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U.N. Secretary-General Antonio Guterres took his global message urging immediate climate action to officials gathered in the United Arab Emirates on Sunday, where production of hydrocarbons remains a key driver of the economy.
 
Guterres is calling on governments to stop building new coal plants by 2020, cut greenhouse emissions by 45% over the next decade and overhauling fossil fuel-driven economies with new technologies like solar and wind. The world, he said, is facing a grave climate emergency.''<br />
 <br />
In remarks at a summit in Abu Dhabi, he painted a grim picture of how rapidly climate change is advancing, saying it is outpacing efforts to address it.<br />
 <br />
 He lauded the Paris climate accord, but said even if its promises are fully met, the world still faces what he described as a catastrophic three-degree temperature rise by the end of the century.<br />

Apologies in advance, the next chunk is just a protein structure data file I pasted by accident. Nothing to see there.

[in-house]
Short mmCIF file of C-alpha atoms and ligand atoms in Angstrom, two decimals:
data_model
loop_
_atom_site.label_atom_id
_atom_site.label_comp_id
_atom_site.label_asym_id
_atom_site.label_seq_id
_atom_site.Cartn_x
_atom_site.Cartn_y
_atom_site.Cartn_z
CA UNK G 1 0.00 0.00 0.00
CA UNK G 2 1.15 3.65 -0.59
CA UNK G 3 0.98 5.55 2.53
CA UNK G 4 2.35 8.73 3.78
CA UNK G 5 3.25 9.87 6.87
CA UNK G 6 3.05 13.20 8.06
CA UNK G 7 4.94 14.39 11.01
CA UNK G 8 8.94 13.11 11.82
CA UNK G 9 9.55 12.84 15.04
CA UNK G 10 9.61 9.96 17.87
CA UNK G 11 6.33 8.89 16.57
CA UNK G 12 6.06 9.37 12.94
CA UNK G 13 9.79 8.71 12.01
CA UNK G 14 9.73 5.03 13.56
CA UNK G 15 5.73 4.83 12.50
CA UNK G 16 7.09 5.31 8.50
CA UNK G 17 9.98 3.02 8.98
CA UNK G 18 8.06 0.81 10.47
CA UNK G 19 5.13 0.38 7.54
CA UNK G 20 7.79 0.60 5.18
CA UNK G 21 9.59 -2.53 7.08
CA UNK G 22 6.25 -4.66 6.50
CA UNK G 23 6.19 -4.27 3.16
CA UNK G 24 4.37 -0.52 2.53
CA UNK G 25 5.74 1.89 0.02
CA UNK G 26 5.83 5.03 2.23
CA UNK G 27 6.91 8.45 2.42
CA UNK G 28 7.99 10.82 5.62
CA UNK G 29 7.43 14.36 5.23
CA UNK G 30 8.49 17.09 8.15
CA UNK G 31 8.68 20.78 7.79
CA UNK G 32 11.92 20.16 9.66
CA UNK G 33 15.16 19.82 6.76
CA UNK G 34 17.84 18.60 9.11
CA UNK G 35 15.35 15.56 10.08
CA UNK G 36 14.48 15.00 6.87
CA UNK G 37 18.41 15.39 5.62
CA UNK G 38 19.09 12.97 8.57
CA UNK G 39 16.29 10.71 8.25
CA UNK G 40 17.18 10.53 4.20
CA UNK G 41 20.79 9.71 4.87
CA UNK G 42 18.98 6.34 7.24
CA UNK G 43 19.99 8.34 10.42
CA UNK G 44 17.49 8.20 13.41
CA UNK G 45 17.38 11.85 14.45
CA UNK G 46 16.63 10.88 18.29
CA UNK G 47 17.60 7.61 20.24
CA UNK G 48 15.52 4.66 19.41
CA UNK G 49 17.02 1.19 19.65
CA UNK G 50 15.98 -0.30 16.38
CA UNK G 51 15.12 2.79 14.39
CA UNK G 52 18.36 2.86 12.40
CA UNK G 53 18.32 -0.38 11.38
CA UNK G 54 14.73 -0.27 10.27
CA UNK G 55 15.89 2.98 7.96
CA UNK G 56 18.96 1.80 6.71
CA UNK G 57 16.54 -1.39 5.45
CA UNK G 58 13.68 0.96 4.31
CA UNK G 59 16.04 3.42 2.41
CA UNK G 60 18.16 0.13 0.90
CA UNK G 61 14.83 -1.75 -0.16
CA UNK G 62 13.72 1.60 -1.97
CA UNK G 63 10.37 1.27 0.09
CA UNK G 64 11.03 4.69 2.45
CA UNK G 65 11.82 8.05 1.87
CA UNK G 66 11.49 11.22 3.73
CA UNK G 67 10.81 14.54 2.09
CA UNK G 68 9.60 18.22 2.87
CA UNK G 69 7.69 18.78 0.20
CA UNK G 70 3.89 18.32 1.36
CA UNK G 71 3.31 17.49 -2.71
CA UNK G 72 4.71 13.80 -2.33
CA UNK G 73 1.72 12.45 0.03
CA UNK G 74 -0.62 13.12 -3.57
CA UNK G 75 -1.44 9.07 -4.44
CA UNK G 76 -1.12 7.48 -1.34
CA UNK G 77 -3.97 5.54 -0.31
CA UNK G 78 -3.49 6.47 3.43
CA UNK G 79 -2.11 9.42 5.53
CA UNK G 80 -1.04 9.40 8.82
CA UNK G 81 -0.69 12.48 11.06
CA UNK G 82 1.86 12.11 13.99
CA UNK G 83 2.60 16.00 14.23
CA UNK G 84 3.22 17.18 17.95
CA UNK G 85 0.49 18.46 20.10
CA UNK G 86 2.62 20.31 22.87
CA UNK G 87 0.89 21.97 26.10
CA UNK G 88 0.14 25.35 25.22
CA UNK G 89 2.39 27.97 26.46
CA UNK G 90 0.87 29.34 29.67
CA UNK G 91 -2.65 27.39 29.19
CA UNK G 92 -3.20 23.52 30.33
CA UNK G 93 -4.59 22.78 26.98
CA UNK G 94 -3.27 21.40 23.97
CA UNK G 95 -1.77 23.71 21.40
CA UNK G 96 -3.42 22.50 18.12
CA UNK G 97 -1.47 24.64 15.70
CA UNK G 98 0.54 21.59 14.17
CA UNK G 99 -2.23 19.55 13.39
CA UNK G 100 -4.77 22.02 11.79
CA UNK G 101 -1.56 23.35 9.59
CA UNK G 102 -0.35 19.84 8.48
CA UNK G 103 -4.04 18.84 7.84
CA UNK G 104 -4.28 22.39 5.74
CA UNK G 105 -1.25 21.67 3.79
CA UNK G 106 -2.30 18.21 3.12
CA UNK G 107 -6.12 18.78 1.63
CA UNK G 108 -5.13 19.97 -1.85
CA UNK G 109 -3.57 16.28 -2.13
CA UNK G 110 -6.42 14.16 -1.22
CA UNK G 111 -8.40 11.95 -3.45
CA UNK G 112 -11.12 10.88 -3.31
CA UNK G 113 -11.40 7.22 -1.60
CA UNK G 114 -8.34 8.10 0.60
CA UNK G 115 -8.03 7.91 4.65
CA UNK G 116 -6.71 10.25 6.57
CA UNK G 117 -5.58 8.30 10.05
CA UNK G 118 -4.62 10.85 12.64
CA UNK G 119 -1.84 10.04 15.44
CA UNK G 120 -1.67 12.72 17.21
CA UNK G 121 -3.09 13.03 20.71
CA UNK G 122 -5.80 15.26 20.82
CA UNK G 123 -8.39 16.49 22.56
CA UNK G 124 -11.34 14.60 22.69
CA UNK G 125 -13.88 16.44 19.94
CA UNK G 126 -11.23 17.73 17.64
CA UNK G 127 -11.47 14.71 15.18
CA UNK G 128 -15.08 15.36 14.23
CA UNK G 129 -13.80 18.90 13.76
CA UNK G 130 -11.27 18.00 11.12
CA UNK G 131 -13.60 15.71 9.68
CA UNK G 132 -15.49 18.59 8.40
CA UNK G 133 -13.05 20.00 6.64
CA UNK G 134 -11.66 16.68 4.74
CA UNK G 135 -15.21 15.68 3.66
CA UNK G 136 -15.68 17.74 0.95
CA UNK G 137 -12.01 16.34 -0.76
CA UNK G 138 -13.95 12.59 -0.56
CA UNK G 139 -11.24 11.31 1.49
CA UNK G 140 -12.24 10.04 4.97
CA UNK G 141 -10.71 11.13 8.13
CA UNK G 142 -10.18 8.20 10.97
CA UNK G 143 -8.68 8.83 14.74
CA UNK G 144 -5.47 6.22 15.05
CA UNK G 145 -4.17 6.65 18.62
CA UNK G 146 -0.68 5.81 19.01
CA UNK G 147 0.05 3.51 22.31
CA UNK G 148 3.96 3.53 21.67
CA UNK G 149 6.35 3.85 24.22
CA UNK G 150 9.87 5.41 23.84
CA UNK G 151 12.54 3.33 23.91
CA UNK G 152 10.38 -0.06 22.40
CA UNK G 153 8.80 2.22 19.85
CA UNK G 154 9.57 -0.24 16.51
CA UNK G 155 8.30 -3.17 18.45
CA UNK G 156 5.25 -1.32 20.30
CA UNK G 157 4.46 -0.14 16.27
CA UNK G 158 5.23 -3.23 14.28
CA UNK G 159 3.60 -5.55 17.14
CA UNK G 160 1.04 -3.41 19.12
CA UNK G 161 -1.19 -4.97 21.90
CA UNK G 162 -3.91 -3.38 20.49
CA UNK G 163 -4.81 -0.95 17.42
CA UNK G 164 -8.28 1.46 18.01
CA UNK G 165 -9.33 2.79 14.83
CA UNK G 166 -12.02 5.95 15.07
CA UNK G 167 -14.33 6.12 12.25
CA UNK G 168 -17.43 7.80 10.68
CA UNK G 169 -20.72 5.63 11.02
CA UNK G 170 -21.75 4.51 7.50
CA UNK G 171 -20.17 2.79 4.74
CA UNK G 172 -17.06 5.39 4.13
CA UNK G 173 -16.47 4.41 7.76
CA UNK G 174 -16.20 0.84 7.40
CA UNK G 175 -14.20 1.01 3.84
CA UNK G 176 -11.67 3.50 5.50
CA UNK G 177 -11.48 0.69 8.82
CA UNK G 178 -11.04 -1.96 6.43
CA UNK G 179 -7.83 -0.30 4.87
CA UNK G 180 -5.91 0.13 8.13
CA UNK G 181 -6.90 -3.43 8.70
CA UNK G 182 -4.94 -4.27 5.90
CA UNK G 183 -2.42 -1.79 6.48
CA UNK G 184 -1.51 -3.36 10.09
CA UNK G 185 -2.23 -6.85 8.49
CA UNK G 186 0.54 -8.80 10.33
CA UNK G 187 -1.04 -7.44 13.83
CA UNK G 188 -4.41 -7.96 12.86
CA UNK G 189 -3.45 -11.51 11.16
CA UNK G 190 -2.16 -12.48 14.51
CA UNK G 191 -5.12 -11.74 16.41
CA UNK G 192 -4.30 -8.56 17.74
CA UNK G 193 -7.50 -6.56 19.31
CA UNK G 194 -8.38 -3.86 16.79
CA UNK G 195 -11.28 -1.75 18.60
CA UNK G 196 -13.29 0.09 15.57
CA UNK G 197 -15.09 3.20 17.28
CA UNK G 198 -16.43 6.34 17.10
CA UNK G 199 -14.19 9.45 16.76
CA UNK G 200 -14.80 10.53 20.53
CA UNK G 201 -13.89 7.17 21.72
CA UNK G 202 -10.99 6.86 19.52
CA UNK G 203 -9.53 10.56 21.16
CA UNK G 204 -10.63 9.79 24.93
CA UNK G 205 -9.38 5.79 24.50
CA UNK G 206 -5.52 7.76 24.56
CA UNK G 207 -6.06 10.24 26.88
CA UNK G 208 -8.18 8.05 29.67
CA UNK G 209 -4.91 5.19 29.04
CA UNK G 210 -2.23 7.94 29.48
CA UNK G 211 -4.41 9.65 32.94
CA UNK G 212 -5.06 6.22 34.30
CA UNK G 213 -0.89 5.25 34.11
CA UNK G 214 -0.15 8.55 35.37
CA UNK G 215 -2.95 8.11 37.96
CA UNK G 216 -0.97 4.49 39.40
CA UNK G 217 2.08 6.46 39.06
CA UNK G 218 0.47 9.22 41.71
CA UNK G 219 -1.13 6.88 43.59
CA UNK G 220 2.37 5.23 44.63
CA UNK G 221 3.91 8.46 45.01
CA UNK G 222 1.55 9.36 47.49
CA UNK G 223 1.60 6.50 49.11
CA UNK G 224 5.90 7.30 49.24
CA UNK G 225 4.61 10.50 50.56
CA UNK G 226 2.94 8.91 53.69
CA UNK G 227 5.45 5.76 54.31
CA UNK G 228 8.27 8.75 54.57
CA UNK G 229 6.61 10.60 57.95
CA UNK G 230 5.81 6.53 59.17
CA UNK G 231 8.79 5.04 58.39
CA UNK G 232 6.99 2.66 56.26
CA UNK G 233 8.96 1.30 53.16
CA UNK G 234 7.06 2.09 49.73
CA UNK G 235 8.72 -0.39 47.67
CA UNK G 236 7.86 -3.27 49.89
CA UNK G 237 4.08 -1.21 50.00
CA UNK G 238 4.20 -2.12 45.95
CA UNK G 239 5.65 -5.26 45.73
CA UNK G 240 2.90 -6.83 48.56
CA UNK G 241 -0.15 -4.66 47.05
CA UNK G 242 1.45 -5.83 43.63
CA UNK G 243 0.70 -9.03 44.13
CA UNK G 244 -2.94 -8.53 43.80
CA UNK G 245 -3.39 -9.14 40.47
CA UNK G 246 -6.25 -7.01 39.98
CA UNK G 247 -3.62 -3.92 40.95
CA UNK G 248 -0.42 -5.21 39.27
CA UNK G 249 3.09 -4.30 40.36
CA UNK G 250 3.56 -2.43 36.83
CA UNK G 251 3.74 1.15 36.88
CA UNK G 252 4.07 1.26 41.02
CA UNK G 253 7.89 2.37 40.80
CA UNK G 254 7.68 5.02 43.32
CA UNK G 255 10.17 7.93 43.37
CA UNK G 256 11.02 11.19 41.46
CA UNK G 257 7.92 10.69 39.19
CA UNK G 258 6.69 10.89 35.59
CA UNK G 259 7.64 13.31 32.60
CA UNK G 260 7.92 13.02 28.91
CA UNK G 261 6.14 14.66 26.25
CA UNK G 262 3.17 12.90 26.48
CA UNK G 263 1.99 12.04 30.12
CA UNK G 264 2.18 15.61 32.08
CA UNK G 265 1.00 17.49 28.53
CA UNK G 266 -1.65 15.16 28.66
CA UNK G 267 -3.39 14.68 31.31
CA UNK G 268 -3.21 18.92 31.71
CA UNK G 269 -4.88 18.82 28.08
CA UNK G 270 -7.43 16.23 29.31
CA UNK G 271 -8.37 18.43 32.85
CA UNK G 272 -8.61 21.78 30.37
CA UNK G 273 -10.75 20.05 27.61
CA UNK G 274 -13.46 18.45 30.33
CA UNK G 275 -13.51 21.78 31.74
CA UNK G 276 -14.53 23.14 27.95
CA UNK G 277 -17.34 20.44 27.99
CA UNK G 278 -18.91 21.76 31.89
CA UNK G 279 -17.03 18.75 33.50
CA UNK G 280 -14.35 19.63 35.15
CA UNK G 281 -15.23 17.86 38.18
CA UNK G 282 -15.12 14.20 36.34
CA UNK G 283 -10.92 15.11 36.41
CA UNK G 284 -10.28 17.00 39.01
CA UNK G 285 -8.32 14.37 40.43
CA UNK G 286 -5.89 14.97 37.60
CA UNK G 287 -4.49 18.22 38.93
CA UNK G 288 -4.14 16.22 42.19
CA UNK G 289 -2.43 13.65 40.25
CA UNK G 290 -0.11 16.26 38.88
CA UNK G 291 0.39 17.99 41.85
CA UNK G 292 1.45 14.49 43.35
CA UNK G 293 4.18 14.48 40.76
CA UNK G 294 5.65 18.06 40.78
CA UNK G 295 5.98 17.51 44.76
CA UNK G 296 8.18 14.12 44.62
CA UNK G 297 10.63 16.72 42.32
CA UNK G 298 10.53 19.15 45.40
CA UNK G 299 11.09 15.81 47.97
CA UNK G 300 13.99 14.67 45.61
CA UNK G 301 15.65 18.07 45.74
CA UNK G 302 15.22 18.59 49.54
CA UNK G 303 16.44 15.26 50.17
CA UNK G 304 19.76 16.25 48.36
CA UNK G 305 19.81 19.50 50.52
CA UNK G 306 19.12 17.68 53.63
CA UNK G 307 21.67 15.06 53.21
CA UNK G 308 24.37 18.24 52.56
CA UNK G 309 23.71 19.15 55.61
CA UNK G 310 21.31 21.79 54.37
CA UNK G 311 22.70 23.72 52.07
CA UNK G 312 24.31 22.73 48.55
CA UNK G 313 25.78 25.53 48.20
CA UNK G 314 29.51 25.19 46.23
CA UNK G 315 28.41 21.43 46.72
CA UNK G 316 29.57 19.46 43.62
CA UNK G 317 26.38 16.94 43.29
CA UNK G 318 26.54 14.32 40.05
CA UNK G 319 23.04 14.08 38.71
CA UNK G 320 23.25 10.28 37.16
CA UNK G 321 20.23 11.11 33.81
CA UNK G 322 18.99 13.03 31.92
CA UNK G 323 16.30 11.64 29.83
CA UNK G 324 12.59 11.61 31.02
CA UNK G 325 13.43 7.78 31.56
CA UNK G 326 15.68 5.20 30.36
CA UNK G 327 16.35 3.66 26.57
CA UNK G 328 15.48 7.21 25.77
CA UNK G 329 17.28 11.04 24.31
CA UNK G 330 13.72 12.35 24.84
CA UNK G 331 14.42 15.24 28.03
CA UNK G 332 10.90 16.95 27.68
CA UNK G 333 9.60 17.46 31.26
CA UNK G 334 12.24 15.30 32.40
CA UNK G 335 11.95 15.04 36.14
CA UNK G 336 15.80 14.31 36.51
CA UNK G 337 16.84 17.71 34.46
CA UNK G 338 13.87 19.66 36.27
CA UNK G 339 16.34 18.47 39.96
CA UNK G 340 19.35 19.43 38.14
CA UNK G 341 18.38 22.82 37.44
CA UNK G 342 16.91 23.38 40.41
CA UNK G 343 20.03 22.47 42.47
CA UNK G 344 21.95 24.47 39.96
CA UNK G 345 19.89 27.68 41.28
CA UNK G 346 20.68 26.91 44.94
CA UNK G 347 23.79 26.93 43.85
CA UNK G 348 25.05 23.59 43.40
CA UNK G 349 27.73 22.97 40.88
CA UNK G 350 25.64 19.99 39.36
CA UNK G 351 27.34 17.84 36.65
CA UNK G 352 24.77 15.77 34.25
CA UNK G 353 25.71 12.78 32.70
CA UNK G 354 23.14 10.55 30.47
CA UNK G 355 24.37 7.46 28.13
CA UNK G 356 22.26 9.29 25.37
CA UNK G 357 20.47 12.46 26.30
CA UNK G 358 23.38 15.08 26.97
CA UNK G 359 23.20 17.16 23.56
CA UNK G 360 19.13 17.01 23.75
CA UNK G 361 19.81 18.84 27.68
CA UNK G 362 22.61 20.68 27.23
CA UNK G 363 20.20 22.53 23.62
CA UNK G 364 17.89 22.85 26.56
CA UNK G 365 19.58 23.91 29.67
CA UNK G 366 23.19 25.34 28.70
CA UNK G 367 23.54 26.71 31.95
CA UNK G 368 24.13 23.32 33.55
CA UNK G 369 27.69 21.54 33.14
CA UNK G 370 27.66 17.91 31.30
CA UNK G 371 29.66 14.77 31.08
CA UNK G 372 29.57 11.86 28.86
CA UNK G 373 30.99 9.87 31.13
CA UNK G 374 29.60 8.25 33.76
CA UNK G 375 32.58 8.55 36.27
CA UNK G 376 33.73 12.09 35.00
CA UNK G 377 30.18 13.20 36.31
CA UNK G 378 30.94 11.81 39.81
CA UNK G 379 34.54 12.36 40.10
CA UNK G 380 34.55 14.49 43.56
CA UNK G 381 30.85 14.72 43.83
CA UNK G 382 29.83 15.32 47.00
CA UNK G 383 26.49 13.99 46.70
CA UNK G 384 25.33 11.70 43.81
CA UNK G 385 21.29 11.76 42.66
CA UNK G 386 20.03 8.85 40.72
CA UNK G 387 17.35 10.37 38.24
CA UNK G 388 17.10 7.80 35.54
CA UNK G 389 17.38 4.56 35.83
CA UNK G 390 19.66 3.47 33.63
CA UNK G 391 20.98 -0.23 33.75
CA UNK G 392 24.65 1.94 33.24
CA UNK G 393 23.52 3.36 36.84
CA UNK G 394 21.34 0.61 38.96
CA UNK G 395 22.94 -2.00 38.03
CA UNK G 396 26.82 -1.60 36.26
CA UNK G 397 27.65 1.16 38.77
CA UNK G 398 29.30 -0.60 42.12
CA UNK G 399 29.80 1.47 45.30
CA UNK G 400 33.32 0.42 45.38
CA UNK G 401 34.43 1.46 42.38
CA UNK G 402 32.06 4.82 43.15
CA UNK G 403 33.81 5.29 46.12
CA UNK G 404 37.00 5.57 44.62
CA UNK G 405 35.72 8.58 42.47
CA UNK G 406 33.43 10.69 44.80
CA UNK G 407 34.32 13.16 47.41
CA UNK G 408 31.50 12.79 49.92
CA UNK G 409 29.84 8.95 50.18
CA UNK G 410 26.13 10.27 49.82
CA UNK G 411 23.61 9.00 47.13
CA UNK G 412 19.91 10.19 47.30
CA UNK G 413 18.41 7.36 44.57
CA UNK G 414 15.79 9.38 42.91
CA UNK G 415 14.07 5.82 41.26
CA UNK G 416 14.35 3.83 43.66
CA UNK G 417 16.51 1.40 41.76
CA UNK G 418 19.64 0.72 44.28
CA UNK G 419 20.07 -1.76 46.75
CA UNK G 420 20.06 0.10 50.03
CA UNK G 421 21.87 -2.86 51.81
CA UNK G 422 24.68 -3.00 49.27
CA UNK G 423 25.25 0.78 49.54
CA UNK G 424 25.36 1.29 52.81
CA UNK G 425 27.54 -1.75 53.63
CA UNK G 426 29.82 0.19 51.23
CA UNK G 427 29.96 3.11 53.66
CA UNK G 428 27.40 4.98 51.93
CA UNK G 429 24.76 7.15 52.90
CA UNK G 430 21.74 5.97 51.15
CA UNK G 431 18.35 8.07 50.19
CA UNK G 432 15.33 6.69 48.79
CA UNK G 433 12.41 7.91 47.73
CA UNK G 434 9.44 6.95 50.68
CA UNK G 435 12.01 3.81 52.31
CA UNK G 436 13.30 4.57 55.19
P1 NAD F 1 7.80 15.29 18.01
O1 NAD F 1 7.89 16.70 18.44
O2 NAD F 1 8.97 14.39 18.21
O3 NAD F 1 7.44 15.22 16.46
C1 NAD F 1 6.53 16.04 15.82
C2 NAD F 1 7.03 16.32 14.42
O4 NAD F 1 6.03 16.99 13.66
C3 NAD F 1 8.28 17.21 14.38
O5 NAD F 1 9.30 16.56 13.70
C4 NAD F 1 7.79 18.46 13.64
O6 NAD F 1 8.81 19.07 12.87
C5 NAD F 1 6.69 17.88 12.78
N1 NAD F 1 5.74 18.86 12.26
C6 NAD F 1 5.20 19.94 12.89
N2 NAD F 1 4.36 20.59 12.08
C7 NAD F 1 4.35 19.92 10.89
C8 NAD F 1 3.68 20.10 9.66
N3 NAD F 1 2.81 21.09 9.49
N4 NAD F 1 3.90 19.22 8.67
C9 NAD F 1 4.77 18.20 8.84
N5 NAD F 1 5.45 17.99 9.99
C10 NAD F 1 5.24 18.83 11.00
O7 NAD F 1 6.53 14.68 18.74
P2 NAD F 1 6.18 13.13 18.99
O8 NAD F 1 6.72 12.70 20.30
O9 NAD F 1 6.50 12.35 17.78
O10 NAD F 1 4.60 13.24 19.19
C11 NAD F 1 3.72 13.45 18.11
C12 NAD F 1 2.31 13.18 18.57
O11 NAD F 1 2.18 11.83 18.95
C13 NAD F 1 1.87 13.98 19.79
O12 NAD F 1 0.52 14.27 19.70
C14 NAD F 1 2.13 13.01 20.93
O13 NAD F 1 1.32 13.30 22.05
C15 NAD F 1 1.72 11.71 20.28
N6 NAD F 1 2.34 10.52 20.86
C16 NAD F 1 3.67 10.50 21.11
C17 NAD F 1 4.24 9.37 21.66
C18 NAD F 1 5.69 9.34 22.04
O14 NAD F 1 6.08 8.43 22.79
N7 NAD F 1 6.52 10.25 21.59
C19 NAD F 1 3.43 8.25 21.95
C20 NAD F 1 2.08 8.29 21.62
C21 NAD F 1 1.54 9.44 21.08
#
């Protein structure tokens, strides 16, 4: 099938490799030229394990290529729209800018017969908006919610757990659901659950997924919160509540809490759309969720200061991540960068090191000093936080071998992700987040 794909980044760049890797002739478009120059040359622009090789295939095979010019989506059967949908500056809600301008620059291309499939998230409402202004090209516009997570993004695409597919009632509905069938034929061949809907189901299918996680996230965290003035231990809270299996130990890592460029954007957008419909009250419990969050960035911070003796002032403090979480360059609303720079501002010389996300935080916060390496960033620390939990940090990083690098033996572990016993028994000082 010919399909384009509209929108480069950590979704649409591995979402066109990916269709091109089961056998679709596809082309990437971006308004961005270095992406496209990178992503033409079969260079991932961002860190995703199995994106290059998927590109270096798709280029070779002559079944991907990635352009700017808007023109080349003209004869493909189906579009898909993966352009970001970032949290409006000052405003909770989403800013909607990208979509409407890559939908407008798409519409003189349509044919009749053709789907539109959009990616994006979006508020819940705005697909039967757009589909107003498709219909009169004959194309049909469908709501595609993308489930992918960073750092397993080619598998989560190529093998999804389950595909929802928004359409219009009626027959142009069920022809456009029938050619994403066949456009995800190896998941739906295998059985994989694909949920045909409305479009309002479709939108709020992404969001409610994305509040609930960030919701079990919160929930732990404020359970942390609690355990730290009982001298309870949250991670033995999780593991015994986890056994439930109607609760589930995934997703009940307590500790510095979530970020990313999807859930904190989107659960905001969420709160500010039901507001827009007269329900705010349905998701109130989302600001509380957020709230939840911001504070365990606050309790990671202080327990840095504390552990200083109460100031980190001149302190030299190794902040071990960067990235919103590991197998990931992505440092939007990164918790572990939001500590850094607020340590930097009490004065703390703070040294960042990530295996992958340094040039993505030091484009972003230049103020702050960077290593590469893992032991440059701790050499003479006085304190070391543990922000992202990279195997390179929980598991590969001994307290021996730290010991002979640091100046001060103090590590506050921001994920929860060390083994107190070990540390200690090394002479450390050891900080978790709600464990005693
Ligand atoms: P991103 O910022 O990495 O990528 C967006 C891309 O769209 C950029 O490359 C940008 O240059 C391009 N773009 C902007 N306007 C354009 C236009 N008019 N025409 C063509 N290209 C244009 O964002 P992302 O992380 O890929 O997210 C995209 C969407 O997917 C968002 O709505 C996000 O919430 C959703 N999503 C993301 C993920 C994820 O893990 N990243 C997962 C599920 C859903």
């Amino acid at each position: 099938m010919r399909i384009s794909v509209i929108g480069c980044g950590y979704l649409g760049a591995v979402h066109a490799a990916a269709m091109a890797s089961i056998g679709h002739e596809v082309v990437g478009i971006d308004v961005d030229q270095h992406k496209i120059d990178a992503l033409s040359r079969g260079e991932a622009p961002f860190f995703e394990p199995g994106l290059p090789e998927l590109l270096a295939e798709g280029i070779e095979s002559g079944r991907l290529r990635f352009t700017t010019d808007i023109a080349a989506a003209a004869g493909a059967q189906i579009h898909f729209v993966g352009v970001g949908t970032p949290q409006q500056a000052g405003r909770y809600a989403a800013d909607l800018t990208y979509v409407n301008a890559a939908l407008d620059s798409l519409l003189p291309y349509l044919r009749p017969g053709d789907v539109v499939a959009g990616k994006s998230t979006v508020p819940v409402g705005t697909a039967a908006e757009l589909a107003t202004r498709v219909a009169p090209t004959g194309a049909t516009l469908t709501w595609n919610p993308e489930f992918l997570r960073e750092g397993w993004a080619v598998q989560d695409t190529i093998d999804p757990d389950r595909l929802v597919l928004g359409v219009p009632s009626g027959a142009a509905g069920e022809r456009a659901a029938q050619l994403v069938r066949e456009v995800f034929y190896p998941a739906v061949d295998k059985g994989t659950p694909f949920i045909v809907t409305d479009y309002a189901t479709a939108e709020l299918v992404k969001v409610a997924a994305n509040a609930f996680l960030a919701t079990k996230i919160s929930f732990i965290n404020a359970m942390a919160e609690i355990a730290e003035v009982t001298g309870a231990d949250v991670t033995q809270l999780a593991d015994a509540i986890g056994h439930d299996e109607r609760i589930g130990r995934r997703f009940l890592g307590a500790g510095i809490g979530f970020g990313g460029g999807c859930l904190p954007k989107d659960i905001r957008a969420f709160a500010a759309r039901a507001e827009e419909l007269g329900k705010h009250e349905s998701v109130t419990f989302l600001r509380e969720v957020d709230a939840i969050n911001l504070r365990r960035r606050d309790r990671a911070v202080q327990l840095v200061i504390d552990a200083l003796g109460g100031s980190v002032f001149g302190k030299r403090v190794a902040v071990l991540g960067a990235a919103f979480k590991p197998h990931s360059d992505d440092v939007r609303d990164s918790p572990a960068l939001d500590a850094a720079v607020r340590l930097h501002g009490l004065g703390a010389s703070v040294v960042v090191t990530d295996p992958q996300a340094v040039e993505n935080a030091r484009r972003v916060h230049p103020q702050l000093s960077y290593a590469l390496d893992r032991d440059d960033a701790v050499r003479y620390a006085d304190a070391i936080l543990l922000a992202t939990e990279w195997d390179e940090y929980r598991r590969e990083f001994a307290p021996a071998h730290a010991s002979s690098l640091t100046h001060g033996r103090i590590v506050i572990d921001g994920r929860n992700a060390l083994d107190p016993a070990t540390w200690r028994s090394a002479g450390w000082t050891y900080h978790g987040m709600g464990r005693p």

<br />
Arctic permafrost is melting decades earlier than even worst-case scenarios, he said, threatening to unlock vast amounts of methane, a greenhouse gas.<br />
 <br />
It is plain to me that we have no time to lose,” Guterres said. Sadly, it is not yet plain to all the decision makers that run our world.''<br />
 <br />
 He spoke at the opulent Emirates Palace, where Abu Dhabi was hosting a preparatory meeting for the U.N. Climate Action Summit in September. Guterres was expected to later take a helicopter ride to view Abu Dhabi's Noor solar power plant.<br />
 <br />
When asked, U.N. representatives said the lavish Abu Dhabi summit and his planned helicopter ride would be carbon neutral, meaning their effects would be balanced by efforts like planting trees and sequestering emissions. The U.N. says carbon dioxide emissions account for around 80% of global warming.<br />
 <br />
Guterres was in Abu Dhabi fresh off meetings with The Group of 20 leaders in Osaka, Japan. There, he appealed directly to heads of state of the world's main emitters to step up their efforts. The countries of the G-20 represent 80% of world emissions of greenhouse gases, he said.<br />
 <br />
At the G-20 meeting, 19 countries expressed their commitment to the Paris agreement, with the only the United States dissenting.<br />
 <br />